It is commonly accepted that gardening is good for you. However, very few of us know that there is now empirical and scientific evidence which proves that this is a fact. It is not only good physical activity, it also enhances self-esteem as plants respond to care, it gives the elderly something to care for and can create a sense of community. Gardening also has a positive effect on certain mental conditions such as depression and stress, bringing about a calm and balanced mood
The role of plants and gardens in healing has been known from ancient times. As early as 3000 BC the Chinese were using medicinal herbs. The Greeks built a temple and healing gardens with bathing pools for their god of healing. The earliest hospitals in Western Europe were infirmaries in monastic communities where a cloistered garden was an essential part of the environment. Within the past few decades the medical community is rediscovering the healing power of gardens and many hospitals and healthcare facilities are incorporating green spaces and gardens into their surroundings.
There are many kinds of healing gardens, each one being designed for different users with specific needs and goals. The gardens are designed and constructed to meet the physical, psychological, social, emotional and spiritual needs of the people using the garden.
Healing gardens can be created anywhere – on the grounds of hospitals, including cancer care clinics and senior citizens homes. In developed countries these gardens are often constructed on the grounds of “progressive” companies as areas where staff can unwind, meditate and de-stress and just reconnect with self. Companies in developing countries may be encouraged to follow suit.
These gardens can take many forms but always include plants to appeal to the five senses using a variety of textures, scents and colours. Colourful flowers changing with the seasons please the sense of sight; aromatic herbs such as thyme and mint create a connection between them and the meals eaten. Not forgetting the sense of touch, plants with soft flowers, rough bark, fuzzy or succulent leaves should be included; small fruits or vegetables such as peas may satisfy the sense of taste, and lastly, consider the sense of hearing. The wind makes rustling sounds as it blows through the plants and small animals, birds and insects also enliven the senses with their sounds. A water feature such as a pond or waterfall is very relaxing and koi or goldfish can be kept in the pond. There must be ample pathways in the garden to accommodate wheelchairs and walkers. Quiet places to sit with comfortable seating should be provided in shaded spots under the trees or umbrellas, or perhaps a gazebo to provide a ‘home’ connection. In some gardens raised planters are put in for easy access by the users who are more active in the garden.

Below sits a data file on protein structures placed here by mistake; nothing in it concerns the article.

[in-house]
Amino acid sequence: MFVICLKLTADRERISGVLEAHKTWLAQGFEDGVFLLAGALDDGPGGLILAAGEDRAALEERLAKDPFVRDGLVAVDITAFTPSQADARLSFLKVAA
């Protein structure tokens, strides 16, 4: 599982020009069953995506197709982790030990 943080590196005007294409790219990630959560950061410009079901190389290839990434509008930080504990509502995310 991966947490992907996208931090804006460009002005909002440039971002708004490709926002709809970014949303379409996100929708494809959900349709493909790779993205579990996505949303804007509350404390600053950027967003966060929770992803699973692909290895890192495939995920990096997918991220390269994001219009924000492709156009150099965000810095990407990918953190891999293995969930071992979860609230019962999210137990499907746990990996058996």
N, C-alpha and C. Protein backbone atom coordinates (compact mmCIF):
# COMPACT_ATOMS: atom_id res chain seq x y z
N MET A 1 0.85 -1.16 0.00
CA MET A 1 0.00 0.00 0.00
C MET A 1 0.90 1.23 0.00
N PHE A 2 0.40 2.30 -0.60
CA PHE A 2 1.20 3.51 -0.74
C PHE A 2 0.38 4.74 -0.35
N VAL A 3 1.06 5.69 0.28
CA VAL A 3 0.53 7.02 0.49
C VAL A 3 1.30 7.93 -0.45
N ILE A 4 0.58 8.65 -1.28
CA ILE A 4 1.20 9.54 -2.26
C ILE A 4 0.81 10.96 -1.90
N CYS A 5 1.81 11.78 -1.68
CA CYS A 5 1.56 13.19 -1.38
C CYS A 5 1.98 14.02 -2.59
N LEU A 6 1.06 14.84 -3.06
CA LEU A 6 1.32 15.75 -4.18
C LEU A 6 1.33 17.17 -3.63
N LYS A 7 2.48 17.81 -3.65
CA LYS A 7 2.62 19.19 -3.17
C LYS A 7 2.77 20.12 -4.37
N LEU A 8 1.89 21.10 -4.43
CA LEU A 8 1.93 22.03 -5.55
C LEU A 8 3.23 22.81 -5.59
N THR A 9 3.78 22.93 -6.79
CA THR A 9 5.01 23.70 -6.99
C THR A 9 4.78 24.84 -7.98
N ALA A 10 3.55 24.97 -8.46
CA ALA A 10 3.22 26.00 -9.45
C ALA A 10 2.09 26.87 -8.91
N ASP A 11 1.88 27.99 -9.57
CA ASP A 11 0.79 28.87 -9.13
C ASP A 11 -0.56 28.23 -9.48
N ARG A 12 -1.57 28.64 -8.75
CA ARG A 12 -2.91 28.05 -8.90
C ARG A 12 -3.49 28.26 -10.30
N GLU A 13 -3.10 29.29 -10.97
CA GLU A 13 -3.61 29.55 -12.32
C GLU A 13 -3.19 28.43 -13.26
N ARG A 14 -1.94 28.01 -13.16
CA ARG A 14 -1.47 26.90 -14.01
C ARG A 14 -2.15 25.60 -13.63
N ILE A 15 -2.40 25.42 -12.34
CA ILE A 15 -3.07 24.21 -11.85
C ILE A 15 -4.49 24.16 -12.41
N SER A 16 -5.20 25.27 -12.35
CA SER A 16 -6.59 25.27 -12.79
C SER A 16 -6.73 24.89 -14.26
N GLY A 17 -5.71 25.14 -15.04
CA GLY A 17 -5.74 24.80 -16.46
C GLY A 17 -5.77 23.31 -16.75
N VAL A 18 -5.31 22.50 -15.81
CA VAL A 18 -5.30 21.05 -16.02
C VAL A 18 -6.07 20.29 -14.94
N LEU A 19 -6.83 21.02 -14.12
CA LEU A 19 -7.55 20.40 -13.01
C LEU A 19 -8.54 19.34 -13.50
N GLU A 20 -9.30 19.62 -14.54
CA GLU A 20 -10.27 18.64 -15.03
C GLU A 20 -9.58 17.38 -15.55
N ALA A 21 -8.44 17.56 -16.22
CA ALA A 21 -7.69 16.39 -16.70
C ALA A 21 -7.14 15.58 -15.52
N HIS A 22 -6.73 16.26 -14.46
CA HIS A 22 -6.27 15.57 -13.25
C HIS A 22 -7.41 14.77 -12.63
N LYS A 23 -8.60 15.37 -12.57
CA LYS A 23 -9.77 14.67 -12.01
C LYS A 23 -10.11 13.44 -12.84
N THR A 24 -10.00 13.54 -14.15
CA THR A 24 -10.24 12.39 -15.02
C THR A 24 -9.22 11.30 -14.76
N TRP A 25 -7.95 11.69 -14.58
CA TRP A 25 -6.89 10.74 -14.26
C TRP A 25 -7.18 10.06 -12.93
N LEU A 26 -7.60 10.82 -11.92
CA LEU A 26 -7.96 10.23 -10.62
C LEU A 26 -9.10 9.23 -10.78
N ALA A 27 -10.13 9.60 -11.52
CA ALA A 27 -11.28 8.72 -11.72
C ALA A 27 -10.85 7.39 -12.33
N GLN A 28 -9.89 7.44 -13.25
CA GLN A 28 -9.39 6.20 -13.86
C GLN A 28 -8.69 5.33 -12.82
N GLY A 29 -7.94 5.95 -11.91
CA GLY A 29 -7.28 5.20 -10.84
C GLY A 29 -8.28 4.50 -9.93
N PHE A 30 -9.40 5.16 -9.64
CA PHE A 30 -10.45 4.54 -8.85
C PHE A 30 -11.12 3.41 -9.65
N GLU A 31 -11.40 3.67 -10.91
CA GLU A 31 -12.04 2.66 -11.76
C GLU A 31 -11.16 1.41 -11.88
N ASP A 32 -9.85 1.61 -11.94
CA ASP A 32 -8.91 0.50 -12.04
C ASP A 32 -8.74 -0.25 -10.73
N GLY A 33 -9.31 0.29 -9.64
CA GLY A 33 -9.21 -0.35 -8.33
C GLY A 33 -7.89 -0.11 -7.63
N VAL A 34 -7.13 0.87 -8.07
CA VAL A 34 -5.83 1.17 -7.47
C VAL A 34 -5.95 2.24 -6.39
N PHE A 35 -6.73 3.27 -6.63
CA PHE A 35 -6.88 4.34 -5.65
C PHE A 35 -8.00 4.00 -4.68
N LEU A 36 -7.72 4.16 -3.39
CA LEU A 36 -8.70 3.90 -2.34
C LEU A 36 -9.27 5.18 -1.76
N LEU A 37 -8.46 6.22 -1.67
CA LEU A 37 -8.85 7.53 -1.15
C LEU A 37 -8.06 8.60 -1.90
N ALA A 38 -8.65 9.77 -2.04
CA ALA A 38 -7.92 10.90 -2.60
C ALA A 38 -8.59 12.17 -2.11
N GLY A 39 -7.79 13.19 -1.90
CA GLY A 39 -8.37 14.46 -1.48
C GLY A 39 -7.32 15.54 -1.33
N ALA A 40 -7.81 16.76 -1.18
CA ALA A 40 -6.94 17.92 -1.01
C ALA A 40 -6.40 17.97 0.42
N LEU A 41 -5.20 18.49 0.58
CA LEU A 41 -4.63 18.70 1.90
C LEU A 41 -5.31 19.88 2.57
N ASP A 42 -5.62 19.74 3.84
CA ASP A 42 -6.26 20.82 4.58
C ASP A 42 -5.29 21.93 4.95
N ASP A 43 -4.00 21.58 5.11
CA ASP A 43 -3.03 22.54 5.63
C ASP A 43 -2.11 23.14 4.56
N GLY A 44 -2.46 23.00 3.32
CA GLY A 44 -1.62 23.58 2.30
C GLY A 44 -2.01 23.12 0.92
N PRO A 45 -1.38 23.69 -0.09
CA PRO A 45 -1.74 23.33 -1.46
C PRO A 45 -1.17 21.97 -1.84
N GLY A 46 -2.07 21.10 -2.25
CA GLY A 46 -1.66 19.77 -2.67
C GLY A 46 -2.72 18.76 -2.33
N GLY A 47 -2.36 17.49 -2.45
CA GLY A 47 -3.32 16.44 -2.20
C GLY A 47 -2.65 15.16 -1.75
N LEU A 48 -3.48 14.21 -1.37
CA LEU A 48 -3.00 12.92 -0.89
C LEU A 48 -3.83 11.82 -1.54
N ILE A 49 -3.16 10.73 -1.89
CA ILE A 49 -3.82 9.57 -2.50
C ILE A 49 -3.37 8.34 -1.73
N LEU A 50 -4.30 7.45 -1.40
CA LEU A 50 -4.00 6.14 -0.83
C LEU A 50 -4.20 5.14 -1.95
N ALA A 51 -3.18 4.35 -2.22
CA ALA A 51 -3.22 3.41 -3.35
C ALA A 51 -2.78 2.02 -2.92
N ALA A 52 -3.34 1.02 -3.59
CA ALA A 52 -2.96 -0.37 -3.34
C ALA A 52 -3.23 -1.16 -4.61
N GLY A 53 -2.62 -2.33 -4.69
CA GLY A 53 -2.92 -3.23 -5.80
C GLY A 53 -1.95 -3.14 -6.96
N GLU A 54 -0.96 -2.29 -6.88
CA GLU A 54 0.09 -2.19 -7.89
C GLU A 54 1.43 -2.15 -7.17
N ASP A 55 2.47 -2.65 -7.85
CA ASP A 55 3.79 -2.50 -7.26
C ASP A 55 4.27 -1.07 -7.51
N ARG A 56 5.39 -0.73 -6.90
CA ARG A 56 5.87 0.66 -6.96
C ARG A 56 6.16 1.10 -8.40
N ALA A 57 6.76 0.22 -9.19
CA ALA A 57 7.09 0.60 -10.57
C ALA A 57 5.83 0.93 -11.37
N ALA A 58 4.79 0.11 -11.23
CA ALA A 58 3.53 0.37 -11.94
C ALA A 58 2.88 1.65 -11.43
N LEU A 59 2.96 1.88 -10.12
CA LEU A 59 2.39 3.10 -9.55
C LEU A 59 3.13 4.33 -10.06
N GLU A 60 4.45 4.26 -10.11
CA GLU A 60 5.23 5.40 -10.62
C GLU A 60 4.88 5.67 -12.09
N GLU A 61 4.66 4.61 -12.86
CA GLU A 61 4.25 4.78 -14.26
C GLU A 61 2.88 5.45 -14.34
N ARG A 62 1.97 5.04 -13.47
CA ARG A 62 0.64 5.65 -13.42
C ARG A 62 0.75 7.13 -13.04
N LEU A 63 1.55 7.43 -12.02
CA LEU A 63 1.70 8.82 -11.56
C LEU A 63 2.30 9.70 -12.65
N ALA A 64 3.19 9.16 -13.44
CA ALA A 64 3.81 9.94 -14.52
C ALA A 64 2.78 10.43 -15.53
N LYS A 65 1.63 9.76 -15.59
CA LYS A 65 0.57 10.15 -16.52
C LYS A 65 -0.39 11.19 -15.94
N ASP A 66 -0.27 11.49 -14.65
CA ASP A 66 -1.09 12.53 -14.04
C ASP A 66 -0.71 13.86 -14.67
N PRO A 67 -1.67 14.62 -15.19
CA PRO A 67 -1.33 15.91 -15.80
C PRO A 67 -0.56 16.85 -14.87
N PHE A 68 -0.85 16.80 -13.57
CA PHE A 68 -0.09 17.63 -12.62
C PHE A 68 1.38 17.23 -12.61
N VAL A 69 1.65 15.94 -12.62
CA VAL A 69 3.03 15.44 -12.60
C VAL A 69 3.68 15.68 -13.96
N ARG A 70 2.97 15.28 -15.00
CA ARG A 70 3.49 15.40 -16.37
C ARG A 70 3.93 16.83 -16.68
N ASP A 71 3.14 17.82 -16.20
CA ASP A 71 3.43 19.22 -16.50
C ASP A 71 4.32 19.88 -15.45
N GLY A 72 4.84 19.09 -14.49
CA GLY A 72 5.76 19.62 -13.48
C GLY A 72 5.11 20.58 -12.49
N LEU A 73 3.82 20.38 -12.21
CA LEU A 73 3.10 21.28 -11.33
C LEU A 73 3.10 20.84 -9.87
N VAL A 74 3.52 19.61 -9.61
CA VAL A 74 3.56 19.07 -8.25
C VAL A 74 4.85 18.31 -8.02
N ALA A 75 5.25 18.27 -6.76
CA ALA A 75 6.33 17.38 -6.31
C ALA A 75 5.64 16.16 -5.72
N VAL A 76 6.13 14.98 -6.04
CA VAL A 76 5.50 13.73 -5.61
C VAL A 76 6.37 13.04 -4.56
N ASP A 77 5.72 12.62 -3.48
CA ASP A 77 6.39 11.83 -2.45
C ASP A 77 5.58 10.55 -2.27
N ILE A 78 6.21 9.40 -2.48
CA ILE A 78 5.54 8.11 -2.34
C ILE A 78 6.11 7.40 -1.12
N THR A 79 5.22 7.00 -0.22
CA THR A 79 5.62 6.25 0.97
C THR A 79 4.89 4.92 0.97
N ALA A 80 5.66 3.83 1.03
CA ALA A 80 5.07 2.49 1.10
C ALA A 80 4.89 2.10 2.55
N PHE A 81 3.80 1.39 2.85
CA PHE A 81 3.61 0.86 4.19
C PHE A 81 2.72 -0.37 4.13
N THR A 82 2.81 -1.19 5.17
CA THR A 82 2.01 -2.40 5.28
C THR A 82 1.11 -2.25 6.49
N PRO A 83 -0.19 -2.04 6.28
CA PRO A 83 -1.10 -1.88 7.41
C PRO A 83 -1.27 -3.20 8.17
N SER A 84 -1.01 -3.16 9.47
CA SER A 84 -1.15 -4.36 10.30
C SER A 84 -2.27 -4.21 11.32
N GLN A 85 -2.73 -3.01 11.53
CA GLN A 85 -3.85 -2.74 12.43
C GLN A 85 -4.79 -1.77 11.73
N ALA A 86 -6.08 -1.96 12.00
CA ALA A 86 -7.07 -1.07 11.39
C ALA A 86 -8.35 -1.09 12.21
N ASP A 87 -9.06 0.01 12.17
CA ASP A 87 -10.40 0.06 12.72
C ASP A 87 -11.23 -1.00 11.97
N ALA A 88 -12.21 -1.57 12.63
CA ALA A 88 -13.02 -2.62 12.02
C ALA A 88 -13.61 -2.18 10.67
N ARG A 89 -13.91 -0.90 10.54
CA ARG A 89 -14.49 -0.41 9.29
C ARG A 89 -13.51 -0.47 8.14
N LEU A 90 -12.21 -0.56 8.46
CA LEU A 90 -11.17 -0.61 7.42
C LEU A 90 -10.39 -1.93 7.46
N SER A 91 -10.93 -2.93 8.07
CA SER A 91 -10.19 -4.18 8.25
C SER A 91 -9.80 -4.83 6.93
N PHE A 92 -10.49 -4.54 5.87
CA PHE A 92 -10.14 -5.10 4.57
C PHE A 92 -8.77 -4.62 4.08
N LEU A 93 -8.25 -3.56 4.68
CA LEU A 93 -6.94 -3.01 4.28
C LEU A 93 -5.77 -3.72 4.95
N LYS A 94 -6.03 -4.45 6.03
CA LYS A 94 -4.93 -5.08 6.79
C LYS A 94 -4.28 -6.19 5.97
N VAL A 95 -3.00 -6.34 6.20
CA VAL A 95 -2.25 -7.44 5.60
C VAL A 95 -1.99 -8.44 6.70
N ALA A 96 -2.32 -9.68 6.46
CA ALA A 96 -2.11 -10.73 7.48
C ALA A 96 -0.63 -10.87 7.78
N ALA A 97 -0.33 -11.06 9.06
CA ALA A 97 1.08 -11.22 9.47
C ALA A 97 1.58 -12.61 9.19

As reported by Dr Sandra Celestine in Sunday Newsday on August 20, 2017, the University of the West Indies, St Augustine campus, with partial support of The Eastern Horticultural Club is pioneering the development of therapeutic healing garden with the construction of one at the Health Services Unit. This complements the mental health and medical services available to students.
Dr Celestine recently said, “The UWI Health Services Unit (HSU) Therapeutic Healing Garden Project is actively exploring development of a programme based on acquiring the therapeutic skills and horticultural techniques needed to heal people through horticultural therapy. The HSU collaboration with an expert in the field of using plants and the growing environment to facilitate healing in a healthcare setting is now in the early planning stages.”
Another healing garden, located at Autism Place in Mausica at the headquarters of the Autistic society of Trinidad and Tobago was highlighted by Zakiyah Ramsingh in the Sunday Newsday on October 15, 2017. This has also shown some progress although help with maintenance is needed. Lantana was planted in one area, attracting butterflies that the children had fun chasing. Herbs were planted in another area to give a variety of scents from the crushed leaves. Tomatoes and cucumbers are now growing and the children are taking part in looking after them.
Anyone wishing to make a donation or to volunteer their help to either of these projects please contact the Eastern Horticultural Club.
For further information contact the Eastern Horticultural Club at 357-5033, 720-2698 or email@example.com. The club meets the first Saturday of every month (except public holidays) at 3 pm at Moreton Hall, Aramalaya Presbyterian Church, Cochrane St, Tunapuna.